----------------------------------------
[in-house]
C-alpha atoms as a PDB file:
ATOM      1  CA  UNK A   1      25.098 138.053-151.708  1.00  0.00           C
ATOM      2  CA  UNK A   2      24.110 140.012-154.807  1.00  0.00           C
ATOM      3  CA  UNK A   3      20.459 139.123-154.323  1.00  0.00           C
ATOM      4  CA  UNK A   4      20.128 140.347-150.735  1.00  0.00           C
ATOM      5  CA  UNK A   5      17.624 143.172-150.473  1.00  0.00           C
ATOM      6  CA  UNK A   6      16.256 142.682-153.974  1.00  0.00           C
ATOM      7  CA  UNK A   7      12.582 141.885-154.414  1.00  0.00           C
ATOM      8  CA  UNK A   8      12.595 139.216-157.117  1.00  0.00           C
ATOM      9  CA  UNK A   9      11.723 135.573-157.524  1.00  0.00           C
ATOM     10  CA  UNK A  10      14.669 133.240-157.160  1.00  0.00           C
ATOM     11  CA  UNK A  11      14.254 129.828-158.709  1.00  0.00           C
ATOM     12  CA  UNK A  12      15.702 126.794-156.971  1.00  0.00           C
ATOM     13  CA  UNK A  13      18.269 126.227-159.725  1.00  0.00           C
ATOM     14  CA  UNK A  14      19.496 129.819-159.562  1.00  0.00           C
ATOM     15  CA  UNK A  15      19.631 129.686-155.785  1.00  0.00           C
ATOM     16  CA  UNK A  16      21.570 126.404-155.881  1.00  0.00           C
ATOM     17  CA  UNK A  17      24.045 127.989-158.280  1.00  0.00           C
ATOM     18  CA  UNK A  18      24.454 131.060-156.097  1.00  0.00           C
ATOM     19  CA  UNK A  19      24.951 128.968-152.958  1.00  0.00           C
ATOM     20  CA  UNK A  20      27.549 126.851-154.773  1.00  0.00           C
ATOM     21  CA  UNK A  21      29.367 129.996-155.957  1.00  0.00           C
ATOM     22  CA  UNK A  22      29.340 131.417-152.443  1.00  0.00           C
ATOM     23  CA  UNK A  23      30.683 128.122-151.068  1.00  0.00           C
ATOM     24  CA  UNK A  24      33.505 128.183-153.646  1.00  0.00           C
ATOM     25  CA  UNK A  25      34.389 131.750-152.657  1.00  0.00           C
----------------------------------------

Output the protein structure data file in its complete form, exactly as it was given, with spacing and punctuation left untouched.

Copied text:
[in-house]
C-alpha atoms as a PDB file:
ATOM      1  CA  UNK A   1      25.098 138.053-151.708  1.00  0.00           C
ATOM      2  CA  UNK A   2      24.110 140.012-154.807  1.00  0.00           C
ATOM      3  CA  UNK A   3      20.459 139.123-154.323  1.00  0.00           C
ATOM      4  CA  UNK A   4      20.128 140.347-150.735  1.00  0.00           C
ATOM      5  CA  UNK A   5      17.624 143.172-150.473  1.00  0.00           C
ATOM      6  CA  UNK A   6      16.256 142.682-153.974  1.00  0.00           C
ATOM      7  CA  UNK A   7      12.582 141.885-154.414  1.00  0.00           C
ATOM      8  CA  UNK A   8      12.595 139.216-157.117  1.00  0.00           C
ATOM      9  CA  UNK A   9      11.723 135.573-157.524  1.00  0.00           C
ATOM     10  CA  UNK A  10      14.669 133.240-157.160  1.00  0.00           C
ATOM     11  CA  UNK A  11      14.254 129.828-158.709  1.00  0.00           C
ATOM     12  CA  UNK A  12      15.702 126.794-156.971  1.00  0.00           C
ATOM     13  CA  UNK A  13      18.269 126.227-159.725  1.00  0.00           C
ATOM     14  CA  UNK A  14      19.496 129.819-159.562  1.00  0.00           C
ATOM     15  CA  UNK A  15      19.631 129.686-155.785  1.00  0.00           C
ATOM     16  CA  UNK A  16      21.570 126.404-155.881  1.00  0.00           C
ATOM     17  CA  UNK A  17      24.045 127.989-158.280  1.00  0.00           C
ATOM     18  CA  UNK A  18      24.454 131.060-156.097  1.00  0.00           C
ATOM     19  CA  UNK A  19      24.951 128.968-152.958  1.00  0.00           C
ATOM     20  CA  UNK A  20      27.549 126.851-154.773  1.00  0.00           C
ATOM     21  CA  UNK A  21      29.367 129.996-155.957  1.00  0.00           C
ATOM     22  CA  UNK A  22      29.340 131.417-152.443  1.00  0.00           C
ATOM     23  CA  UNK A  23      30.683 128.122-151.068  1.00  0.00           C
ATOM     24  CA  UNK A  24      33.505 128.183-153.646  1.00  0.00           C
ATOM     25  CA  UNK A  25      34.389 131.750-152.657  1.00  0.00           C